East Coast striper pioneers felt around in the dark for years honing skills and figuring patterns. Rusted floorboards, “gators” and headlamps along the Cape.

Words: Robert H. Abel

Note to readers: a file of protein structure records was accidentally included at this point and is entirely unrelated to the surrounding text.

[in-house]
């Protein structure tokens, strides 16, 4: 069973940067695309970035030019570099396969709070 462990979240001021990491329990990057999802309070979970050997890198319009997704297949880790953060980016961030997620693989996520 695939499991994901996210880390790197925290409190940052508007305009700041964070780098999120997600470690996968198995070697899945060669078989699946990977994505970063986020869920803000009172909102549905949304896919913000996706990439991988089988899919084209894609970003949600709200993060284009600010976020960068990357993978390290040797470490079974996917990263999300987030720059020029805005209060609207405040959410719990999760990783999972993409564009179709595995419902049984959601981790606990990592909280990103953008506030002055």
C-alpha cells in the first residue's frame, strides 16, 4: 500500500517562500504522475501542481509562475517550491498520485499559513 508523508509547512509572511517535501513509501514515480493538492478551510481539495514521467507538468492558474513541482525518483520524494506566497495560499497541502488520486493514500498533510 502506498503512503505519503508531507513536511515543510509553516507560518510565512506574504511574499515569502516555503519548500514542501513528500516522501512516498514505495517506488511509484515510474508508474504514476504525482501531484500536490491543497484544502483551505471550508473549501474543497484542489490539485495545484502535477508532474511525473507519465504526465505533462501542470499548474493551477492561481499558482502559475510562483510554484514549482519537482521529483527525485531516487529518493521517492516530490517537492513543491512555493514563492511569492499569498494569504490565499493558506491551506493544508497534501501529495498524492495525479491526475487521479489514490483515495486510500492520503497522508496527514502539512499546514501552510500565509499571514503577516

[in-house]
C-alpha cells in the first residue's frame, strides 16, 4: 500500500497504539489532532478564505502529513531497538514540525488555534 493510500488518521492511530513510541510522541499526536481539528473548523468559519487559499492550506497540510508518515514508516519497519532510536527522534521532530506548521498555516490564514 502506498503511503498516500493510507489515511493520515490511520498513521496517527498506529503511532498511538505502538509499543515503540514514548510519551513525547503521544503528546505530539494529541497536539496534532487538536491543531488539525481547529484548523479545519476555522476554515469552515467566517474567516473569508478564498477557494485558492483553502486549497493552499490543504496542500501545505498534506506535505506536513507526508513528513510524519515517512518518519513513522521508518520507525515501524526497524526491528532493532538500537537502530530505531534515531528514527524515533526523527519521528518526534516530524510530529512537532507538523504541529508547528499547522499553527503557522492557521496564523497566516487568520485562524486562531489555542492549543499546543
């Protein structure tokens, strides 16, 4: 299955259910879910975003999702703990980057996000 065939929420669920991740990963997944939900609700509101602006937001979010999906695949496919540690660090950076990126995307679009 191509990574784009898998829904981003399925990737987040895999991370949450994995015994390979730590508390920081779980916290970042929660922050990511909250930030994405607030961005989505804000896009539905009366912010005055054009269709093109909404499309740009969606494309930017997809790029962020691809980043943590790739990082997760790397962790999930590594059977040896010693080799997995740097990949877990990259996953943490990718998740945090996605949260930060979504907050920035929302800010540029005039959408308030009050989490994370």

“The guys we ran into out there on Nauset Beach, aka South Beach, were serious surf casters, armed with 10- and 11-foot rods, often with conventional reels like a Penn Squidder, and plug bags or sacks full of squirming eels. We’d done that kind of fishing, too, but changed tactics when limits were instituted to help reclaim the striper stock. We didn’t see the sense of damaging a bass with a bunch of treble hooks or eel hook in the belly if all you were going to do was to set it loose. So we took up trying our luck with fly rods. The Vamp liked a 12-weight, which he said could toss the most line with the least effort. I found the larger rod too grueling to handle over a night of fishing and settled on a 9-weight overloaded with a 10-weight line.”

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